TALLAHASSEE — A year ago at this time, Florida State redshirt junior receiver/special-teams mainstay Louis Givens wasn't dialing up his energy so he could make a play.
Instead, he was dialing up folks to make them pay.
"I was working for a debt collection company," he said. "I never thought I'd have to call people and beg them to pay their bills."
After playing one season at Division II Mars Hills (N.C.), Givens decided to leave the school — and a scholarship — behind and return home to Jacksonville as a prelude to walking on at FSU. So he needed a job, any job, even one that meant enduring abrupt hangups and unsavory language for almost five months.
Talk about paying your dues.
He did what he had to then defied the odds by impressing the FSU coaches enough last spring and fall to win a spot on the team. Now he has put himself in position to earn a scholarship.
"He's getting close, ain't he?" coach Bobby Bowden said.
The diminutive Givens, who's listed at 5 feet 8, 175 pounds, has 11 tackles on special teams, including two touchdown-savers on kickoffs against Miami.
With two receivers suspended last week against Clemson, he saw an expanded role and chipped in a 3-yard reception and 27-yard run that set up a touchdown.
Rudy didn't put up stats like that at Notre Dame a generation ago, and his story of perseverance inspired a movie.
"My whole life I always wanted to play football," Givens said, beaming, "and I always wanted to be a part of Florida State."
'Middle of nowhere'
Givens, 21, said he had scholarship offers to play basketball at the Citadel and North Florida coming out of Jacksonville Wolfson, but his passion for the sport had waned.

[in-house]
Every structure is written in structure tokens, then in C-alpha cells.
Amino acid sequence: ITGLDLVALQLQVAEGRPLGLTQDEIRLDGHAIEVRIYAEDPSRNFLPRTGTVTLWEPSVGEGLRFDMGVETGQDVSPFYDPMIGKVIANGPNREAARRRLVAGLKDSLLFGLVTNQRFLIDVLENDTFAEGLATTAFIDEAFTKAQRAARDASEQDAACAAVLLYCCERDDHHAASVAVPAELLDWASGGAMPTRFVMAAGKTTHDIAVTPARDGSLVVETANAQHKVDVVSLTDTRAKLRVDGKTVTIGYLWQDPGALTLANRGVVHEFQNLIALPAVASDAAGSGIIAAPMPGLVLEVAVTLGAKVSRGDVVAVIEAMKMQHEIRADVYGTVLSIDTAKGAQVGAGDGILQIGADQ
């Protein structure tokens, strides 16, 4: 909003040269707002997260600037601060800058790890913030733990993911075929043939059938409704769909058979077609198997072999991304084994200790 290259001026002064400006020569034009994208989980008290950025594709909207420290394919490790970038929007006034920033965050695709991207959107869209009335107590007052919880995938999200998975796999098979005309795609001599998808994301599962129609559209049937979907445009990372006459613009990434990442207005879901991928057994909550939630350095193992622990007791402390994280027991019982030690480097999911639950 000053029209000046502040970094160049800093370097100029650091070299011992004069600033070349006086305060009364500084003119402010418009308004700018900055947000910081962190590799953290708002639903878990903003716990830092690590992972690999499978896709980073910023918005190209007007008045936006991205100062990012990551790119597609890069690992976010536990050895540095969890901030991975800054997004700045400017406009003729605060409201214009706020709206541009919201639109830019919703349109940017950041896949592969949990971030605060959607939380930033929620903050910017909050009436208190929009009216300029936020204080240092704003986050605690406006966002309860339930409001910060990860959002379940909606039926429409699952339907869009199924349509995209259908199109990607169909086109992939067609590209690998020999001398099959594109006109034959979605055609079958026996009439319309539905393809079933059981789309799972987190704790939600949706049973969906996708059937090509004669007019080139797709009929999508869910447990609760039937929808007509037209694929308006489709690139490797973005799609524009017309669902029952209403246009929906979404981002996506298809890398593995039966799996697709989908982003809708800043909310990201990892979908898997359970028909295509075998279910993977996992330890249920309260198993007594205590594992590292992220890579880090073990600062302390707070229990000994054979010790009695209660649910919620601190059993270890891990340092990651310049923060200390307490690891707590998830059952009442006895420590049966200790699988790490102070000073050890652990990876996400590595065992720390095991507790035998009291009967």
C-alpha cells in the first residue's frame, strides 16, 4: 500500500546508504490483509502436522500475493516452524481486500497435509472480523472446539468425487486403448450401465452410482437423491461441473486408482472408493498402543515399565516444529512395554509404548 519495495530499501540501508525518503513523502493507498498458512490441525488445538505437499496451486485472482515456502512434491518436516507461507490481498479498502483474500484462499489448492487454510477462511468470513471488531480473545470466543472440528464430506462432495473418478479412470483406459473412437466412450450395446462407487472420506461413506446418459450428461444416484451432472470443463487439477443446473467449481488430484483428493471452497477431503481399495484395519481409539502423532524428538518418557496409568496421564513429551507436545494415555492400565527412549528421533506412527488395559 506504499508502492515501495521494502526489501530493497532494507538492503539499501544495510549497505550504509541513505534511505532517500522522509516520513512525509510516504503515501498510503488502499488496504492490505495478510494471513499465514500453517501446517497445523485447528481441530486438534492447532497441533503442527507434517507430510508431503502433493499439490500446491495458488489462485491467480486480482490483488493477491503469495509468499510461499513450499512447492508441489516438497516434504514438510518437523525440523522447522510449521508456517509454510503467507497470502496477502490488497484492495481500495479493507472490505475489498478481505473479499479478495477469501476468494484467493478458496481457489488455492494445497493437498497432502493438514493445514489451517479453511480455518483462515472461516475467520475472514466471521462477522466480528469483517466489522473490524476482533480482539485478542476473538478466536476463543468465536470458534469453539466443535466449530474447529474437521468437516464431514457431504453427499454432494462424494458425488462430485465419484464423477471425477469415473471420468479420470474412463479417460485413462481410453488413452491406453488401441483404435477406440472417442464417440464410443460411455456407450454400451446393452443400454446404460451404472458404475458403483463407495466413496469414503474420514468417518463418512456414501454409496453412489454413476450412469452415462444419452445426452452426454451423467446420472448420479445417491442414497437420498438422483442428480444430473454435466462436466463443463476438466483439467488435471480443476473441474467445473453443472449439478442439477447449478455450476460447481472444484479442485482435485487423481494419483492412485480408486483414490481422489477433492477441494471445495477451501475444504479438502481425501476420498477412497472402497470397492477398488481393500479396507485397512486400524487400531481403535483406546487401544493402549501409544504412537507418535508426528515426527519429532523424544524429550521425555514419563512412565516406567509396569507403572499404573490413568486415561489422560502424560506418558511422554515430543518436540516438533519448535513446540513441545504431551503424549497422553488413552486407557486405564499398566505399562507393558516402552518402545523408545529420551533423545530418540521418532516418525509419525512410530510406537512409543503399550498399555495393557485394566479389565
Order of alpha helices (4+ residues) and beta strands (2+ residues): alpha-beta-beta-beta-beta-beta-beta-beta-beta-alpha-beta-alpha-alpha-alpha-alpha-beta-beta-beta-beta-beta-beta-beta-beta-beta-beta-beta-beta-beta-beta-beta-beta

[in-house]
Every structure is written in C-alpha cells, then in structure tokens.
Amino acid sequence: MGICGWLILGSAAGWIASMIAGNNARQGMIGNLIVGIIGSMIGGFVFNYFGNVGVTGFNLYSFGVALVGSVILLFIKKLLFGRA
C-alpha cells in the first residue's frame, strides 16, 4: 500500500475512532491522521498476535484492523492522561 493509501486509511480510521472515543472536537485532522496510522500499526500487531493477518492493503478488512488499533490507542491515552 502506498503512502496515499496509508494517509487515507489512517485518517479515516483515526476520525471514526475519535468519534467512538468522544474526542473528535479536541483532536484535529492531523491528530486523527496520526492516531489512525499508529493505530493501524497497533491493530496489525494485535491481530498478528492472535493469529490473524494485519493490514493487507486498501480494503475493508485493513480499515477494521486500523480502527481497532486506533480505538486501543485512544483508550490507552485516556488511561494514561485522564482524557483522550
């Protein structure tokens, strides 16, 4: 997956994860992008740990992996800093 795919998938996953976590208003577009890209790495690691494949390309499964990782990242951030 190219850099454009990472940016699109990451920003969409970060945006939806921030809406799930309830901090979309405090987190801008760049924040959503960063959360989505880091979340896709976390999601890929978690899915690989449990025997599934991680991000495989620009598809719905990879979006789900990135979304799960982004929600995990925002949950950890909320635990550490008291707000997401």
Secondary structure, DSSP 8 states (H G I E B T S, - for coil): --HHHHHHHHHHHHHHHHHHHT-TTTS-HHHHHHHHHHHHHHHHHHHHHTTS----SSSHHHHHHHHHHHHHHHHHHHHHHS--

Although he enjoyed football success in high school, leading his team to the state playoffs as a senior in 2004, the lone scholarship offer came from Mars Hill, the tiny school near Asheville. He took it and played 10 games as a redshirt freshman in 2006 as a receiver and kick returner.
"It's out in the middle of nowhere. It's actually on the side of a mountain," Givens said of the school with an enrollment of about 1,200.
"It's a good environment, but it's just not where I wanted to get my degree from."
When he started talking about leaving and trying to make it at FSU, folks there told him it wasn't going to happen. He wasn't big enough. He wasn't good enough.
"I took it and used it as motivation," he said.
While he worked for the debt collection company, he took classes at Florida Community College to earn his associates degree so he could transfer to FSU.
He came to Tallahassee in January and went through a walk-on tryout a month later, making a point of asking his high school teammate and good friend, FSU receiver Rod Owens, not to talk him up to the coaches.
He would pay his own freight.
'Work harder than anybody'
The coaches liked his speed (he ran a 4.4 for 40 yards and later a 4.3) and invited him to go through spring practice, which is when they saw an attitude they coveted.
"I knew I was going to be an underdog," said Givens, a biology major who wants to get into pharmacy school.
"When I came here, I was going to give it all I had every day."
Life as a walk-on is not glamorous. There isn't the tuition break, for one thing. There isn't always the respect. At first, when he asked for a pair of gloves, he was shown a pile of discarded ones to dig through and try on.
"Those guys don't get nearly the benefits we do as scholarship players, but they probably work harder than anybody," quarterback Christian Ponder said. "We wouldn't be doing as well as we are without those guys."
His passion and pride has meant more adoration — from teammates, fans and the media — as well as more opportunity.
Give the one-time debt collector, well, credit.
For walk-ons, there also isn't much fanfare. For the North Carolina State game, Givens was inadvertently left off the two-deep chart, so his three tackles were credited at the time to another.
"I'm happy to be here," he said, "and it's been great."
Brian Landman can be reached at firstname.lastname@example.org or (813) 226-3347.